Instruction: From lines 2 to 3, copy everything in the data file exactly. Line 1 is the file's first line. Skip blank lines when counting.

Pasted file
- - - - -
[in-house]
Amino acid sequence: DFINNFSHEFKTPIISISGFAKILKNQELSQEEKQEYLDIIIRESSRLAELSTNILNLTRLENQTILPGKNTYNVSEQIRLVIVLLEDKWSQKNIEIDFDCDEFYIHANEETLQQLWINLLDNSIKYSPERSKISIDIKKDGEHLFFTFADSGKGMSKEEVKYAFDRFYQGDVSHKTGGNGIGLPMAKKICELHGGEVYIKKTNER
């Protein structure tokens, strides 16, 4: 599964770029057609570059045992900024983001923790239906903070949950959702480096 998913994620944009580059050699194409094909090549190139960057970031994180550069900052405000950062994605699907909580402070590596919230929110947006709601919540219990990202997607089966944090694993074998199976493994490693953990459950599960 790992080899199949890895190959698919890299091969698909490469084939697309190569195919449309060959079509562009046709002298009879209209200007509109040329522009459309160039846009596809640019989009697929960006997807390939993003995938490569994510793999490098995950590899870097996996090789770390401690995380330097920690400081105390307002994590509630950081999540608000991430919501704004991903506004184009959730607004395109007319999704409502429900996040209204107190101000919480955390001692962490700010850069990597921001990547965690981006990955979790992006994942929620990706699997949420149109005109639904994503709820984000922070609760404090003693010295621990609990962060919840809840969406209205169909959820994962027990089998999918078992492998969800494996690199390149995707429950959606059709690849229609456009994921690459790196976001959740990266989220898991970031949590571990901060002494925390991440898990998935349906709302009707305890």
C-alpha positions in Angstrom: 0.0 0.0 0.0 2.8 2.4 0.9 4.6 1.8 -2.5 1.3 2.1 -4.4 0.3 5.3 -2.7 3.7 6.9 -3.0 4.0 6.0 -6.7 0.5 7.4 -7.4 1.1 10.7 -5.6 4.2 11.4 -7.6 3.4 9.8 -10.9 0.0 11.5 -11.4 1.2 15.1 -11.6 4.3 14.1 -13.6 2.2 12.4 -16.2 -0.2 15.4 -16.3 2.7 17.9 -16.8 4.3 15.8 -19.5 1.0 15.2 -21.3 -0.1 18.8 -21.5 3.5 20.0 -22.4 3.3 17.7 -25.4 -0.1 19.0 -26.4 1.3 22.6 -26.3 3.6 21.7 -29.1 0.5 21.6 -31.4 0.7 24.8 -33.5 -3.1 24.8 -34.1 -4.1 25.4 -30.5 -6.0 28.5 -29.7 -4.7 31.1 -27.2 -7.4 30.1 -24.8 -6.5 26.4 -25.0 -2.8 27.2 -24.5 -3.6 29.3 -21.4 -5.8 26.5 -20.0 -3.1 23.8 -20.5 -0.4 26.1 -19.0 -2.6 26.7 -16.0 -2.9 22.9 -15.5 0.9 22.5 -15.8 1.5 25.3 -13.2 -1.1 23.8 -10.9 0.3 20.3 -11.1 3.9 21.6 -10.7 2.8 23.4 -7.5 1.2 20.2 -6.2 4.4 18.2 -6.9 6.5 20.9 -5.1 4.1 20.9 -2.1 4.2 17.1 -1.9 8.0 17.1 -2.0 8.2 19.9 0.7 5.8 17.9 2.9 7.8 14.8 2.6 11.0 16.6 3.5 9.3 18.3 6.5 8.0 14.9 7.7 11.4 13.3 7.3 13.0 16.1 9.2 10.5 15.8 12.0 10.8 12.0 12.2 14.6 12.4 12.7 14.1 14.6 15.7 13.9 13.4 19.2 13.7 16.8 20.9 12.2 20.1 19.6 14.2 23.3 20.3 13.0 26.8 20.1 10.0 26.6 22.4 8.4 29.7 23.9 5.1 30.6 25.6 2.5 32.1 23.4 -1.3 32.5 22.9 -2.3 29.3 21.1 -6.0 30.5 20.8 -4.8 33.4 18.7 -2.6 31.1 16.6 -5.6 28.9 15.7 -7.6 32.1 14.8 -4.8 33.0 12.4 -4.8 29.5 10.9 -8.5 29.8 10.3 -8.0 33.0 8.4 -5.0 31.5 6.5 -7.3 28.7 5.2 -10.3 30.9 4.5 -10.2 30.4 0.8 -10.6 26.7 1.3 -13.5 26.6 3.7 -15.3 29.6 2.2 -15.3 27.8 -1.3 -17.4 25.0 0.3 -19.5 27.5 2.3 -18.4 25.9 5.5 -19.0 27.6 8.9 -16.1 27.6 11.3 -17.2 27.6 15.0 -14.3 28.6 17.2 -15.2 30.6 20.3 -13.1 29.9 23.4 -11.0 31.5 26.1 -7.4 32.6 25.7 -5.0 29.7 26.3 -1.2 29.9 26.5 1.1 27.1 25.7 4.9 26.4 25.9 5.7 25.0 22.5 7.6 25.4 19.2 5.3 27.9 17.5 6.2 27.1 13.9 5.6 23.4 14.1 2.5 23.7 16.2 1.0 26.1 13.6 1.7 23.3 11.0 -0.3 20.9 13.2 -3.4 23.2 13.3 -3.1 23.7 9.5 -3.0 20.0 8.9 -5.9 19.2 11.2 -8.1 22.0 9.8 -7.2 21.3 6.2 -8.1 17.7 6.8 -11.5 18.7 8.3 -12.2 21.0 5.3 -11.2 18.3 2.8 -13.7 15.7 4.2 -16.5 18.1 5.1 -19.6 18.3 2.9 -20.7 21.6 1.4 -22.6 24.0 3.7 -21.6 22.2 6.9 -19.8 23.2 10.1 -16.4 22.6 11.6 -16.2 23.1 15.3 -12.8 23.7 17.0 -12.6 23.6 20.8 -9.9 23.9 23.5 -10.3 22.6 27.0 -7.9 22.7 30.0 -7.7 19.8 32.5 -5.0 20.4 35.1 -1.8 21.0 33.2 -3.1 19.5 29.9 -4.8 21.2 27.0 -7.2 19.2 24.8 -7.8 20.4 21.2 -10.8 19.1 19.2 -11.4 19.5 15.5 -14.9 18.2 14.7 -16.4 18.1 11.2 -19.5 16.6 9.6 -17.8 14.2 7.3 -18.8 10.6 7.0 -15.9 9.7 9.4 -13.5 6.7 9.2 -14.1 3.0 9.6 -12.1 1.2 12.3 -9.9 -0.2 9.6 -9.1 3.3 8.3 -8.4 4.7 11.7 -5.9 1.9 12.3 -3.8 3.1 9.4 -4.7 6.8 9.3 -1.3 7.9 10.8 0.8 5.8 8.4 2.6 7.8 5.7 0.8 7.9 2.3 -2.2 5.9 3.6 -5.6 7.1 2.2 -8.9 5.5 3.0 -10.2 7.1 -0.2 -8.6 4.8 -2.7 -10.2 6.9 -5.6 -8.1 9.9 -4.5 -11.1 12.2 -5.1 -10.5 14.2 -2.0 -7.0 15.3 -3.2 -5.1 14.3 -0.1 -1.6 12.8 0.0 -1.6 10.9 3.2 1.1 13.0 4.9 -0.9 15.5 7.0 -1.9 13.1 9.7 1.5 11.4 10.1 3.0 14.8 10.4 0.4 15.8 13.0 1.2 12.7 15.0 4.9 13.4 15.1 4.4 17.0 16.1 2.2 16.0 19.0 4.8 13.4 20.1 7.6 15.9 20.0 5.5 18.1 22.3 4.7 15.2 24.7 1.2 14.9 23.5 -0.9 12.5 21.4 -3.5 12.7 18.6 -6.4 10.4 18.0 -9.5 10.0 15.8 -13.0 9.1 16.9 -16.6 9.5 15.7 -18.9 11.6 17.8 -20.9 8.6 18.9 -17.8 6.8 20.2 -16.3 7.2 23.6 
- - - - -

Amino acid sequence: DFINNFSHEFKTPIISISGFAKILKNQELSQEEKQEYLDIIIRESSRLAELSTNILNLTRLENQTILPGKNTYNVSEQIRLVIVLLEDKWSQKNIEIDFDCDEFYIHANEETLQQLWINLLDNSIKYSPERSKISIDIKKDGEHLFFTFADSGKGMSKEEVKYAFDRFYQGDVSHKTGGNGIGLPMAKKICELHGGEVYIKKTNER
């Protein structure tokens, strides 16, 4: 599964770029057609570059045992900024983001923790239906903070949950959702480096 998913994620944009580059050699194409094909090549190139960057970031994180550069900052405000950062994605699907909580402070590596919230929110947006709601919540219990990202997607089966944090694993074998199976493994490693953990459950599960 790992080899199949890895190959698919890299091969698909490469084939697309190569195919449309060959079509562009046709002298009879209209200007509109040329522009459309160039846009596809640019989009697929960006997807390939993003995938490569994510793999490098995950590899870097996996090789770390401690995380330097920690400081105390307002994590509630950081999540608000991430919501704004991903506004184009959730607004395109007319999704409502429900996040209204107190101000919480955390001692962490700010850069990597921001990547965690981006990955979790992006994942929620990706699997949420149109005109639904994503709820984000922070609760404090003693010295621990609990962060919840809840969406209205169909959820994962027990089998999918078992492998969800494996690199390149995707429950959606059709690849229609456009994921690459790196976001959740990266989220898991970031949590571990901060002494925390991440898990998935349906709302009707305890």